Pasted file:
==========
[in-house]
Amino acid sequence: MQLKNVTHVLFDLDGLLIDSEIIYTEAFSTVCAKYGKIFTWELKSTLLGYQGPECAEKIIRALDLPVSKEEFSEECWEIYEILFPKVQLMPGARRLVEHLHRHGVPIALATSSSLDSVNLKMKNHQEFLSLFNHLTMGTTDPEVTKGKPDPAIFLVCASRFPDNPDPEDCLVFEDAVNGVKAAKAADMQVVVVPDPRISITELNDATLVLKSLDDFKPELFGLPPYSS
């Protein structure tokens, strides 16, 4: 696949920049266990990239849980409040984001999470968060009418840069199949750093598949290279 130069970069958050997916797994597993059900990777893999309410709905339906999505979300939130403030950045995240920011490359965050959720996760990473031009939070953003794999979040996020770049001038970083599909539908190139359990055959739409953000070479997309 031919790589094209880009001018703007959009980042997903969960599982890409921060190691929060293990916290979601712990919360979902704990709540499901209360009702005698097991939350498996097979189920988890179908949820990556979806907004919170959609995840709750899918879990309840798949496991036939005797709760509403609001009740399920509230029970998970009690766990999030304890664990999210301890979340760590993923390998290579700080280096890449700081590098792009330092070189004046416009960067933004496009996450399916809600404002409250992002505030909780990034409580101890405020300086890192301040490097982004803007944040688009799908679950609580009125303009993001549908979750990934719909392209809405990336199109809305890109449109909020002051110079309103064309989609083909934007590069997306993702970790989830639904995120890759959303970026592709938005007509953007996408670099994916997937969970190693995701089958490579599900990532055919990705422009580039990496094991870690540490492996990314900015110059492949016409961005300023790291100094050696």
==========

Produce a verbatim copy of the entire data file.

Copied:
[in-house]
Amino acid sequence: MQLKNVTHVLFDLDGLLIDSEIIYTEAFSTVCAKYGKIFTWELKSTLLGYQGPECAEKIIRALDLPVSKEEFSEECWEIYEILFPKVQLMPGARRLVEHLHRHGVPIALATSSSLDSVNLKMKNHQEFLSLFNHLTMGTTDPEVTKGKPDPAIFLVCASRFPDNPDPEDCLVFEDAVNGVKAAKAADMQVVVVPDPRISITELNDATLVLKSLDDFKPELFGLPPYSS
């Protein structure tokens, strides 16, 4: 696949920049266990990239849980409040984001999470968060009418840069199949750093598949290279 130069970069958050997916797994597993059900990777893999309410709905339906999505979300939130403030950045995240920011490359965050959720996760990473031009939070953003794999979040996020770049001038970083599909539908190139359990055959739409953000070479997309 031919790589094209880009001018703007959009980042997903969960599982890409921060190691929060293990916290979601712990919360979902704990709540499901209360009702005698097991939350498996097979189920988890179908949820990556979806907004919170959609995840709750899918879990309840798949496991036939005797709760509403609001009740399920509230029970998970009690766990999030304890664990999210301890979340760590993923390998290579700080280096890449700081590098792009330092070189004046416009960067933004496009996450399916809600404002409250992002505030909780990034409580101890405020300086890192301040490097982004803007944040688009799908679950609580009125303009993001549908979750990934719909392209809405990336199109809305890109449109909020002051110079309103064309989609083909934007590069997306993702970790989830639904995120890759959303970026592709938005007509953007996408670099994916997937969970190693995701089958490579599900990532055919990705422009580039990496094991870690540490492996990314900015110059492949016409961005300023790291100094050696």